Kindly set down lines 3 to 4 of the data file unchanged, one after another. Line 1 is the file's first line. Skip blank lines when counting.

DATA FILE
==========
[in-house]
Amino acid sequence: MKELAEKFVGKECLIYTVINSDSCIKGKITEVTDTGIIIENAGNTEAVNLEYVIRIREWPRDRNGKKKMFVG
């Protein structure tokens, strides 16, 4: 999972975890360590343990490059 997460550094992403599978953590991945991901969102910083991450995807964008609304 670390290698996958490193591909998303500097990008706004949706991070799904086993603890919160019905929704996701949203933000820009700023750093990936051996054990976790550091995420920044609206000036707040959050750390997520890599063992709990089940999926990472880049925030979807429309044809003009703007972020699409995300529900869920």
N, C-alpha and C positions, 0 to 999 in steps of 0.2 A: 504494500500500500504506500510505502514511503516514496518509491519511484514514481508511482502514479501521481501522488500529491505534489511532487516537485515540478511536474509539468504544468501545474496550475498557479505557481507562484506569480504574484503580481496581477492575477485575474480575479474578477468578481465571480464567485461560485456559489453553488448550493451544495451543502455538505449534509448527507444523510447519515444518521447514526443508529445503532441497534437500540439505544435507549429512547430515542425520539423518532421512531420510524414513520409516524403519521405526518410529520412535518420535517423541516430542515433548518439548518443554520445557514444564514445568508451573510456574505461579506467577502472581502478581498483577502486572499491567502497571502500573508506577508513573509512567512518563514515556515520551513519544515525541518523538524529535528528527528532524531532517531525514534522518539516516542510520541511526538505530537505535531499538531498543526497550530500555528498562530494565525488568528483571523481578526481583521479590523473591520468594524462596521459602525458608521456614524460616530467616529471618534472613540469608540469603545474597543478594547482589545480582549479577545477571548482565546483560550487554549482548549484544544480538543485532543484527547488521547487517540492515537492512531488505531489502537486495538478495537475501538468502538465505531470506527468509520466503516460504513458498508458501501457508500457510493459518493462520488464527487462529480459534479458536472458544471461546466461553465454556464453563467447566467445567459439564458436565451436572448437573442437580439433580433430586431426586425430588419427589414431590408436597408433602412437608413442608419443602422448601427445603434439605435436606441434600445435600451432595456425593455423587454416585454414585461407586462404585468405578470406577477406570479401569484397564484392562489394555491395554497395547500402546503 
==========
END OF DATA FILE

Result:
């Protein structure tokens, strides 16, 4: 999972975890360590343990490059 997460550094992403599978953590991945991901969102910083991450995807964008609304 670390290698996958490193591909998303500097990008706004949706991070799904086993603890919160019905929704996701949203933000820009700023750093990936051996054990976790550091995420920044609206000036707040959050750390997520890599063992709990089940999926990472880049925030979807429309044809003009703007972020699409995300529900869920």
N, C-alpha and C positions, 0 to 999 in steps of 0.2 A: 504494500500500500504506500510505502514511503516514496518509491519511484514514481508511482502514479501521481501522488500529491505534489511532487516537485515540478511536474509539468504544468501545474496550475498557479505557481507562484506569480504574484503580481496581477492575477485575474480575479474578477468578481465571480464567485461560485456559489453553488448550493451544495451543502455538505449534509448527507444523510447519515444518521447514526443508529445503532441497534437500540439505544435507549429512547430515542425520539423518532421512531420510524414513520409516524403519521405526518410529520412535518420535517423541516430542515433548518439548518443554520445557514444564514445568508451573510456574505461579506467577502472581502478581498483577502486572499491567502497571502500573508506577508513573509512567512518563514515556515520551513519544515525541518523538524529535528528527528532524531532517531525514534522518539516516542510520541511526538505530537505535531499538531498543526497550530500555528498562530494565525488568528483571523481578526481583521479590523473591520468594524462596521459602525458608521456614524460616530467616529471618534472613540469608540469603545474597543478594547482589545480582549479577545477571548482565546483560550487554549482548549484544544480538543485532543484527547488521547487517540492515537492512531488505531489502537486495538478495537475501538468502538465505531470506527468509520466503516460504513458498508458501501457508500457510493459518493462520488464527487462529480459534479458536472458544471461546466461553465454556464453563467447566467445567459439564458436565451436572448437573442437580439433580433430586431426586425430588419427589414431590408436597408433602412437608413442608419443602422448601427445603434439605435436606441434600445435600451432595456425593455423587454416585454414585461407586462404585468405578470406577477406570479401569484397564484392562489394555491395554497395547500402546503 